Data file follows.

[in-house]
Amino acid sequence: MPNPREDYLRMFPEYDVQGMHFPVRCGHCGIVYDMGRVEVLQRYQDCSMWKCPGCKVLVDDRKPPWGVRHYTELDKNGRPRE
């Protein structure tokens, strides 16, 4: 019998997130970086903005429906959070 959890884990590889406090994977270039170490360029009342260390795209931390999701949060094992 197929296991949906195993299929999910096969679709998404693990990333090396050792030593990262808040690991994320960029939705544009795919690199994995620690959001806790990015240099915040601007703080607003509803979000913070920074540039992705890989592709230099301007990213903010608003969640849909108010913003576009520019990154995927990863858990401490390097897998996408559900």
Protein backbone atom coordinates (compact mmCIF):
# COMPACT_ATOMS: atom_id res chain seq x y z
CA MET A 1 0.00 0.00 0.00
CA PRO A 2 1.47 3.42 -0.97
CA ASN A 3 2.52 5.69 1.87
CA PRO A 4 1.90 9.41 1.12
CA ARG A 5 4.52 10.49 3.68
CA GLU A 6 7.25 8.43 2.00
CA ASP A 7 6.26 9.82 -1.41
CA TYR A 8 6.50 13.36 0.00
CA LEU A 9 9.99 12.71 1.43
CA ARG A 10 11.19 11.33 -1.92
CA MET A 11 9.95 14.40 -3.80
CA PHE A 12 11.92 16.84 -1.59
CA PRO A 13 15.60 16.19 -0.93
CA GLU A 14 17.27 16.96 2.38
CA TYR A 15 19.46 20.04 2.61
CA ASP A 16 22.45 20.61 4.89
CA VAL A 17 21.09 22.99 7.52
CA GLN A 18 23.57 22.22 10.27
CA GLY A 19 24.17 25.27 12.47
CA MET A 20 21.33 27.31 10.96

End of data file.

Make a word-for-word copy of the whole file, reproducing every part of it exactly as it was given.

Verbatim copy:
[in-house]
Amino acid sequence: MPNPREDYLRMFPEYDVQGMHFPVRCGHCGIVYDMGRVEVLQRYQDCSMWKCPGCKVLVDDRKPPWGVRHYTELDKNGRPRE
């Protein structure tokens, strides 16, 4: 019998997130970086903005429906959070 959890884990590889406090994977270039170490360029009342260390795209931390999701949060094992 197929296991949906195993299929999910096969679709998404693990990333090396050792030593990262808040690991994320960029939705544009795919690199994995620690959001806790990015240099915040601007703080607003509803979000913070920074540039992705890989592709230099301007990213903010608003969640849909108010913003576009520019990154995927990863858990401490390097897998996408559900």
Protein backbone atom coordinates (compact mmCIF):
# COMPACT_ATOMS: atom_id res chain seq x y z
CA MET A 1 0.00 0.00 0.00
CA PRO A 2 1.47 3.42 -0.97
CA ASN A 3 2.52 5.69 1.87
CA PRO A 4 1.90 9.41 1.12
CA ARG A 5 4.52 10.49 3.68
CA GLU A 6 7.25 8.43 2.00
CA ASP A 7 6.26 9.82 -1.41
CA TYR A 8 6.50 13.36 0.00
CA LEU A 9 9.99 12.71 1.43
CA ARG A 10 11.19 11.33 -1.92
CA MET A 11 9.95 14.40 -3.80
CA PHE A 12 11.92 16.84 -1.59
CA PRO A 13 15.60 16.19 -0.93
CA GLU A 14 17.27 16.96 2.38
CA TYR A 15 19.46 20.04 2.61
CA ASP A 16 22.45 20.61 4.89
CA VAL A 17 21.09 22.99 7.52
CA GLN A 18 23.57 22.22 10.27
CA GLY A 19 24.17 25.27 12.47
CA MET A 20 21.33 27.31 10.96